Kumaraswamy Sastriar, J.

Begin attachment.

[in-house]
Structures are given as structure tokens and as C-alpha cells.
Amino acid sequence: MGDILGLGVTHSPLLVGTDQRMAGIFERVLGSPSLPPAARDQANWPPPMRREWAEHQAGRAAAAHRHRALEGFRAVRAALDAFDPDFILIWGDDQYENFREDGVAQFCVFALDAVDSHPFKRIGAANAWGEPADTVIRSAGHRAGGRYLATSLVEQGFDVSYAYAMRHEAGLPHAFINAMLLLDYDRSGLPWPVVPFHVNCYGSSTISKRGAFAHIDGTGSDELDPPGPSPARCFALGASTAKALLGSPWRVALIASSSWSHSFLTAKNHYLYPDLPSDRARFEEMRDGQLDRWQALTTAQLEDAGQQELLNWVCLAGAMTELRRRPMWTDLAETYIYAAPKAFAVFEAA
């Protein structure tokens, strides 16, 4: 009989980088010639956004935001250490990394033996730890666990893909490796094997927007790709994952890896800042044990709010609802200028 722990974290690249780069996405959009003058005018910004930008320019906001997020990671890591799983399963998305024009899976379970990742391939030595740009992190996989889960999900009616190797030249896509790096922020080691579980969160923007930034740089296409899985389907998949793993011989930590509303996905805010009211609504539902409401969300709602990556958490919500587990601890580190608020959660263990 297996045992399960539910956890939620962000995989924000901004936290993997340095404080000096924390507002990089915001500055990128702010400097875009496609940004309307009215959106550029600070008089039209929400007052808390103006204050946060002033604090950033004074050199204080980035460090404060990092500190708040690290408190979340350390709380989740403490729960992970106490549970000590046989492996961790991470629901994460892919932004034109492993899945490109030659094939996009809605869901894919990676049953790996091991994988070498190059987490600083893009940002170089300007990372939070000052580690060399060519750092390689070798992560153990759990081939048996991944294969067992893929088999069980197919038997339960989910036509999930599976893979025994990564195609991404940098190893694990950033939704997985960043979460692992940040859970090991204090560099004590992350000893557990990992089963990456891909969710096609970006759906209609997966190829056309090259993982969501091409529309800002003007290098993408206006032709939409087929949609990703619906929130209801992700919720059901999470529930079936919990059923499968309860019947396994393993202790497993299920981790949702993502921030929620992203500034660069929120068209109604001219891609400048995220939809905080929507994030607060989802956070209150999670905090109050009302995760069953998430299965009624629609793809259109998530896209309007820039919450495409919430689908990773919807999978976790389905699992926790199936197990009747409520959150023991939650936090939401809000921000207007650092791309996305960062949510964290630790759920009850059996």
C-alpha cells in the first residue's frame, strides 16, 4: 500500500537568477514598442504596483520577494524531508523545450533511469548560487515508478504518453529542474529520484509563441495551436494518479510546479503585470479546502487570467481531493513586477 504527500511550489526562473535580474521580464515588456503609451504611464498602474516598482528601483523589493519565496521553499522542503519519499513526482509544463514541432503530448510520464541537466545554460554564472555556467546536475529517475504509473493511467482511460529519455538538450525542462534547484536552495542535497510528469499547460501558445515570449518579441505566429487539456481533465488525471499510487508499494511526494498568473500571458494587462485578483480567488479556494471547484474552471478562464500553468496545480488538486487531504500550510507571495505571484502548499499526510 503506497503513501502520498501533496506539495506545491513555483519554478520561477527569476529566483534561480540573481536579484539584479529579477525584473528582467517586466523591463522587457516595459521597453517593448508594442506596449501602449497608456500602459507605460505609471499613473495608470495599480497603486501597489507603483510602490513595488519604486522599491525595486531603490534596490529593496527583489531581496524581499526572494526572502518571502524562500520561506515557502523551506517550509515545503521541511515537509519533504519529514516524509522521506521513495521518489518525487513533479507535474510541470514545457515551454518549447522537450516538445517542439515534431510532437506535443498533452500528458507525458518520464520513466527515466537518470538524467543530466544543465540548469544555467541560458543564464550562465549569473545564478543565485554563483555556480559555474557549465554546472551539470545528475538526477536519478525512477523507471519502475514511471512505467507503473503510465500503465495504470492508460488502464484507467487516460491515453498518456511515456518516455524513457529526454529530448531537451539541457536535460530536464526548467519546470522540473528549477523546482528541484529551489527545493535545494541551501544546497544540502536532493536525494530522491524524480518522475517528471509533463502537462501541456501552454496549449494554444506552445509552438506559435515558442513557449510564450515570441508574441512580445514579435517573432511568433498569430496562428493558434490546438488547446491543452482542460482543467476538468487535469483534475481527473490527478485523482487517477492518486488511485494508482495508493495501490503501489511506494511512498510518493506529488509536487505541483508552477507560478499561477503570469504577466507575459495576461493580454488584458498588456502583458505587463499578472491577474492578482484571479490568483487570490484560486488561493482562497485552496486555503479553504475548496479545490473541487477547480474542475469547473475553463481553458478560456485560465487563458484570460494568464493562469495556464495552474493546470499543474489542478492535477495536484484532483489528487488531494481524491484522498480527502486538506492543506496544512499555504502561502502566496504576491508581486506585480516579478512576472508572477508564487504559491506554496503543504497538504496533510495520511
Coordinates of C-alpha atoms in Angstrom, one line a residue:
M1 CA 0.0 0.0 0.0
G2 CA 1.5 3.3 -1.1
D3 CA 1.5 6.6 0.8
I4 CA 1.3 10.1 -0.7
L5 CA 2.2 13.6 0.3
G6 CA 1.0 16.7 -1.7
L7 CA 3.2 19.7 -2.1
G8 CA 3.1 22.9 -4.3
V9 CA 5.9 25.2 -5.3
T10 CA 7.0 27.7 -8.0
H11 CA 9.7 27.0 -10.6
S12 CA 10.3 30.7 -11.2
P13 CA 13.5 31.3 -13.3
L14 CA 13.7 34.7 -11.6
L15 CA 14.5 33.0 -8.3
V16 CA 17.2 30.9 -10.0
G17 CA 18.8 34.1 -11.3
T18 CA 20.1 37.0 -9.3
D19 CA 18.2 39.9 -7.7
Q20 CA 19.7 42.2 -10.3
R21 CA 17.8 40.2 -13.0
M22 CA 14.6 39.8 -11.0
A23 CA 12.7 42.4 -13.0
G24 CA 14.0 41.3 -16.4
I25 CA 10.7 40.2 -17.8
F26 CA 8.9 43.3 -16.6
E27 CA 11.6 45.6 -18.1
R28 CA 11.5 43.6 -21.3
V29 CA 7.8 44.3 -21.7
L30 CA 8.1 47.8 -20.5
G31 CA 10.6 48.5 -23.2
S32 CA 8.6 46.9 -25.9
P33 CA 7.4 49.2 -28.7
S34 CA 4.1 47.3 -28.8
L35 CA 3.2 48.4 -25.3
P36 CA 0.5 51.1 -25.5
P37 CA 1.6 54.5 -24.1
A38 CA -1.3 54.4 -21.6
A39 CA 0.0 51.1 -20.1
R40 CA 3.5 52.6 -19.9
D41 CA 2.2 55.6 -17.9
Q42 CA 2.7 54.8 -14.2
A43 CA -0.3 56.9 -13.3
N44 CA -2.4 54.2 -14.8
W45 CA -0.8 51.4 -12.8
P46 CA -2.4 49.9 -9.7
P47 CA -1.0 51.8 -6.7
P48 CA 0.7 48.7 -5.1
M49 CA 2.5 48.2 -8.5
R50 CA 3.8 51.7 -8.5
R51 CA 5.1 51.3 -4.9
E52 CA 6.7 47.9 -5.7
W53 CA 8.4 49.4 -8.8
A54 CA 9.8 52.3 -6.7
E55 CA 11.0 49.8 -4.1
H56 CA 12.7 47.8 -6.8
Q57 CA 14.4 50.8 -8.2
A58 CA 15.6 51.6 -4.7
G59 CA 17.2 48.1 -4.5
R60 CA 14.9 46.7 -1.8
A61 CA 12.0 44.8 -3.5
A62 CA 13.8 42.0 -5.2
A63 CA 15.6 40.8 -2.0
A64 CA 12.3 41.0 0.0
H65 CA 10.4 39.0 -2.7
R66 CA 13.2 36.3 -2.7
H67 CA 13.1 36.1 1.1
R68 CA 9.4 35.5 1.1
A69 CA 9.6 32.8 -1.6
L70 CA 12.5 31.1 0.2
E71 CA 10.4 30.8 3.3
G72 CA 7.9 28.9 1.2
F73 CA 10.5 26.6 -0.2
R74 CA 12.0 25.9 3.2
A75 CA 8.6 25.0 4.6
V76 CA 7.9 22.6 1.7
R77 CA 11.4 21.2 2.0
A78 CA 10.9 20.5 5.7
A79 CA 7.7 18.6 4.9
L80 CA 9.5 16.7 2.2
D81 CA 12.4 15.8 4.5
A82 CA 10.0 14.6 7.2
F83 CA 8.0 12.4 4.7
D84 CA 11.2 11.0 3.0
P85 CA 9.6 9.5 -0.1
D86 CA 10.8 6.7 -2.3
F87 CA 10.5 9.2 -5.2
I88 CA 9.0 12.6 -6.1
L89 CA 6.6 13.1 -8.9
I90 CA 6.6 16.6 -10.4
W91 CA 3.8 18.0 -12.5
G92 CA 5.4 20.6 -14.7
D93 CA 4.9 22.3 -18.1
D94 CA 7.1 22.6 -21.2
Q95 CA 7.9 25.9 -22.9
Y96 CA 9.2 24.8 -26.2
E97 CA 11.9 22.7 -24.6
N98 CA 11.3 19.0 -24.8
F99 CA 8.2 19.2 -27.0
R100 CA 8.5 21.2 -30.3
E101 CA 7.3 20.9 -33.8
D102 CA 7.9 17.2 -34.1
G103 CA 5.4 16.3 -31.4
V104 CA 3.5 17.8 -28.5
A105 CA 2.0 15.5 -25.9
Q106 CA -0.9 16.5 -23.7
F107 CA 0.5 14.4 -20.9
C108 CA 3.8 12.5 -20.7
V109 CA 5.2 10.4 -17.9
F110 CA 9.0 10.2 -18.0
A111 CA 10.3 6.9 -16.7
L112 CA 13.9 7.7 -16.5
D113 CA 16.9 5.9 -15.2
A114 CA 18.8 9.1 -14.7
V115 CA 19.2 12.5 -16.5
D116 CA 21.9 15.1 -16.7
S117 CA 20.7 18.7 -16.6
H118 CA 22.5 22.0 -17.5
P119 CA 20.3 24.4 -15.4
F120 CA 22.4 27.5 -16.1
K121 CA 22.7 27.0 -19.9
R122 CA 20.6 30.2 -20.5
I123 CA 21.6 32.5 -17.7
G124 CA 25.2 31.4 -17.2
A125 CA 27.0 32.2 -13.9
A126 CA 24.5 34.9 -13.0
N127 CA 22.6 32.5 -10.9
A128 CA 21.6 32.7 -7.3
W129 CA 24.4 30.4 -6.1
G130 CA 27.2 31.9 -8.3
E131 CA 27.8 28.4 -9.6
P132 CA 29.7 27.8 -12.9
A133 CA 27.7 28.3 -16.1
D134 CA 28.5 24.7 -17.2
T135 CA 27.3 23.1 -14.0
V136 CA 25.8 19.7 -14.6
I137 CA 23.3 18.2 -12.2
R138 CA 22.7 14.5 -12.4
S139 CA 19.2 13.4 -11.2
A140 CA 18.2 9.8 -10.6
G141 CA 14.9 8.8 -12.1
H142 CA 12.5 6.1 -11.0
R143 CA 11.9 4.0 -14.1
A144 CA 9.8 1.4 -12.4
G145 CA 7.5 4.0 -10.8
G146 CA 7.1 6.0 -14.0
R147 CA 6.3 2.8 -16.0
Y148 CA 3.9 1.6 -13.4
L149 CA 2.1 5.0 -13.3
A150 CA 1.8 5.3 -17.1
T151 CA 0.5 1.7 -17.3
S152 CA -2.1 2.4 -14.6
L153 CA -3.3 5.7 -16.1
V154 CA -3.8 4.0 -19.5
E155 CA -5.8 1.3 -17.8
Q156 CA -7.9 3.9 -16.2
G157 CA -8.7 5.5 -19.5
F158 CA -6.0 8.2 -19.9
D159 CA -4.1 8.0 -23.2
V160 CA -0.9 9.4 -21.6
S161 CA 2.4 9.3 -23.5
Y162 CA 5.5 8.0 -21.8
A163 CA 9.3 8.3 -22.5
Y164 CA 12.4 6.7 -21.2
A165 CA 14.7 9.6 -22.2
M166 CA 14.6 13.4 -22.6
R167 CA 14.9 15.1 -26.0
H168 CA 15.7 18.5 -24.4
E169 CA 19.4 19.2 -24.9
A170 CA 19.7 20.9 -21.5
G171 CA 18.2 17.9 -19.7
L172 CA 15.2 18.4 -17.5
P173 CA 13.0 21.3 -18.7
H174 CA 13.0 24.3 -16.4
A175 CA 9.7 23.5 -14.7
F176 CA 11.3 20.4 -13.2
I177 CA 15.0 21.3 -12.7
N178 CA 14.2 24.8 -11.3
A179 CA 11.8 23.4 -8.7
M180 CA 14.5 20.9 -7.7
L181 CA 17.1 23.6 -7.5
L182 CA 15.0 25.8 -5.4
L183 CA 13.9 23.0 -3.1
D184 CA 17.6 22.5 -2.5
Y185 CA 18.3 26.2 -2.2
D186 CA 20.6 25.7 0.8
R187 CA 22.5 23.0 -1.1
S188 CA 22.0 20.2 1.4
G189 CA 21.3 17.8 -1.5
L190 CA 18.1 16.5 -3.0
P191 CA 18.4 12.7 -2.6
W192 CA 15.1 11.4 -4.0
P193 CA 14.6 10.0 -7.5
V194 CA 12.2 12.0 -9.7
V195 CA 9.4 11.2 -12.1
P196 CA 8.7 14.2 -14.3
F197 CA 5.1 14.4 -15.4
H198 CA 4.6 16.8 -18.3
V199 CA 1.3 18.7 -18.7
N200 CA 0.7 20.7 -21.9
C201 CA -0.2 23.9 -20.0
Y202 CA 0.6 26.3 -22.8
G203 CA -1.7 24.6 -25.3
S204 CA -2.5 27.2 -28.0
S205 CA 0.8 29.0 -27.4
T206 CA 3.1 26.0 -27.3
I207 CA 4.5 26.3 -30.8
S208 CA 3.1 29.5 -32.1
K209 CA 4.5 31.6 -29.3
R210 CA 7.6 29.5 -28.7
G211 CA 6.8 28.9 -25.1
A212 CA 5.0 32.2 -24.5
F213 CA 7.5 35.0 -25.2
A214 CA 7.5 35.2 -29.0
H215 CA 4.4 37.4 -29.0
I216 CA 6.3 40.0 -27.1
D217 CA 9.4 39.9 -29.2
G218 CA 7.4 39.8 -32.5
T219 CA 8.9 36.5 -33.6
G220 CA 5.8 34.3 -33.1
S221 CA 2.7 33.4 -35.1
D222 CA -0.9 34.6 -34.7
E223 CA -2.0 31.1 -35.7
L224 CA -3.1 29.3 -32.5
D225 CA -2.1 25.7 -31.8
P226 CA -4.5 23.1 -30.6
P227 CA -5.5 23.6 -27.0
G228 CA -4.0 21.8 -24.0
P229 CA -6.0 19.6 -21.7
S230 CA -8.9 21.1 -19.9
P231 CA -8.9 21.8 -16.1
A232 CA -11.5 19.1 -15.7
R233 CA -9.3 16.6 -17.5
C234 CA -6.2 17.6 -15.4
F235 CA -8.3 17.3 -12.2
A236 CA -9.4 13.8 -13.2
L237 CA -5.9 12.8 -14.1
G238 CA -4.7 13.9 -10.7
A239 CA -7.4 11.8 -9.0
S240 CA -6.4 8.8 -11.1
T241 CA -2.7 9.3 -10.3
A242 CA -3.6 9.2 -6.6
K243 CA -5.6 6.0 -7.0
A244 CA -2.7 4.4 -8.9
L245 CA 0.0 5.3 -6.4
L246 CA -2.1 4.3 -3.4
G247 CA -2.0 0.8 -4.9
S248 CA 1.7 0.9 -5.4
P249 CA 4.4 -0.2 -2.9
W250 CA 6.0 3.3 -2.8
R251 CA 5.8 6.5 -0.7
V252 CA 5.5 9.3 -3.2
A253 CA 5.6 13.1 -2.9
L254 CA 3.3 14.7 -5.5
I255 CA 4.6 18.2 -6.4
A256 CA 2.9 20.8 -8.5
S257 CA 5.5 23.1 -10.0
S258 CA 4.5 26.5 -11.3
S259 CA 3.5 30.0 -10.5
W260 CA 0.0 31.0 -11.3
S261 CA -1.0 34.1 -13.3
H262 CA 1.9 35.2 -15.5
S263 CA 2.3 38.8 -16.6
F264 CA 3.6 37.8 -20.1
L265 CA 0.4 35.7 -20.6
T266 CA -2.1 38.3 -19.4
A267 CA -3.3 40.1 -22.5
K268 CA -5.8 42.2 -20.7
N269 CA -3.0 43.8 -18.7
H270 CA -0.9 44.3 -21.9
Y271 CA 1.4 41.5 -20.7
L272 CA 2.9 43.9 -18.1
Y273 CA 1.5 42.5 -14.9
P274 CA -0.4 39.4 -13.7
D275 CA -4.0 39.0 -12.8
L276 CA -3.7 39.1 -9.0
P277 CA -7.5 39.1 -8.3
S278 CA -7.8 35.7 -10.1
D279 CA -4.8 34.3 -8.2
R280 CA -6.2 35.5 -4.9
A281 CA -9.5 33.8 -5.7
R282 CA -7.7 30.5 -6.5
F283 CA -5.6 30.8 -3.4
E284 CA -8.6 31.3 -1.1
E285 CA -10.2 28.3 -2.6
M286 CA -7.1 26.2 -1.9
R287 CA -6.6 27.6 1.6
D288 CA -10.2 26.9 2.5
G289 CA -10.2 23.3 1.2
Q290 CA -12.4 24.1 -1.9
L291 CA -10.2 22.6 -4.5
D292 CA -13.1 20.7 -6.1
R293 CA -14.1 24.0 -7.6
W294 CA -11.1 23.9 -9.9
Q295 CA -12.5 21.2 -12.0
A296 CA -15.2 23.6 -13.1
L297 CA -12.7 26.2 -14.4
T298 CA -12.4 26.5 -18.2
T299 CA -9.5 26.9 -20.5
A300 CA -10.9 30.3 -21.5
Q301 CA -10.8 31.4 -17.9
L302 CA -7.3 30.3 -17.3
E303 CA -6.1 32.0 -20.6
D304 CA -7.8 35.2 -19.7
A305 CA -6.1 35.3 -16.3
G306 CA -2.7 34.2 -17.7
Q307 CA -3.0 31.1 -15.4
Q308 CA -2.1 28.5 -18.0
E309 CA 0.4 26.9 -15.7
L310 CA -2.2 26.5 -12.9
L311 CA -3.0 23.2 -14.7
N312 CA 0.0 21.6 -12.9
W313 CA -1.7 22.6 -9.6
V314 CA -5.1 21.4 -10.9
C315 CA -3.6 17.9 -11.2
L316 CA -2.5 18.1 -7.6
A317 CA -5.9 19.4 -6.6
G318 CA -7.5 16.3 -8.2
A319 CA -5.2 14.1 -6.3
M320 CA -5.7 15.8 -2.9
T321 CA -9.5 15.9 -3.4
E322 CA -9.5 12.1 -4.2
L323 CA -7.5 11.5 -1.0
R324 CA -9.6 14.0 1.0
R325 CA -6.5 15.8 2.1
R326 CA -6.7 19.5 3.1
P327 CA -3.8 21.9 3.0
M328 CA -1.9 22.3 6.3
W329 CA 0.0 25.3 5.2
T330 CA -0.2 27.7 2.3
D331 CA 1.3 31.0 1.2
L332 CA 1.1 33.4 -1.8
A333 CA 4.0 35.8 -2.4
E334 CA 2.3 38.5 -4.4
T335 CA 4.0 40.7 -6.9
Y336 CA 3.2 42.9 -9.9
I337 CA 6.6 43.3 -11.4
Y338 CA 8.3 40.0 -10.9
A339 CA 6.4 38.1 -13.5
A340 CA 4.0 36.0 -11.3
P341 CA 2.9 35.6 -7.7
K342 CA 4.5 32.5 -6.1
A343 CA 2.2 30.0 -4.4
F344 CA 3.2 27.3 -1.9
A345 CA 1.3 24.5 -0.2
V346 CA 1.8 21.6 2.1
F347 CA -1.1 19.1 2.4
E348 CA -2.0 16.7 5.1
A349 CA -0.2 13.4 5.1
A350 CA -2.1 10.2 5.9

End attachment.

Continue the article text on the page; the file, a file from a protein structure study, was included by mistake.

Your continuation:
1. This is art application by one of the parties to a reference to arbitration to set aside the award which was passed by the arbitrators in pursuance of the submission. The petitioner entered into certain contracts with the counter-petitioner who was acting as agent of an English Firm, viz., Messrs. Johnstone Kelly and Macdona. Disputes arose between the parties as regards four indents and after some preliminary correspondence between the parties the matter in different was referred to the arbitration of Mr. Bradshaw of Messrs. Tetley and Whitley and Mr. Jackson, of Messrs. Beardsell & Co., under the terms of the arbitration clause in the indents. The case for the petitioner is that the arbitrators acted improperly and he states: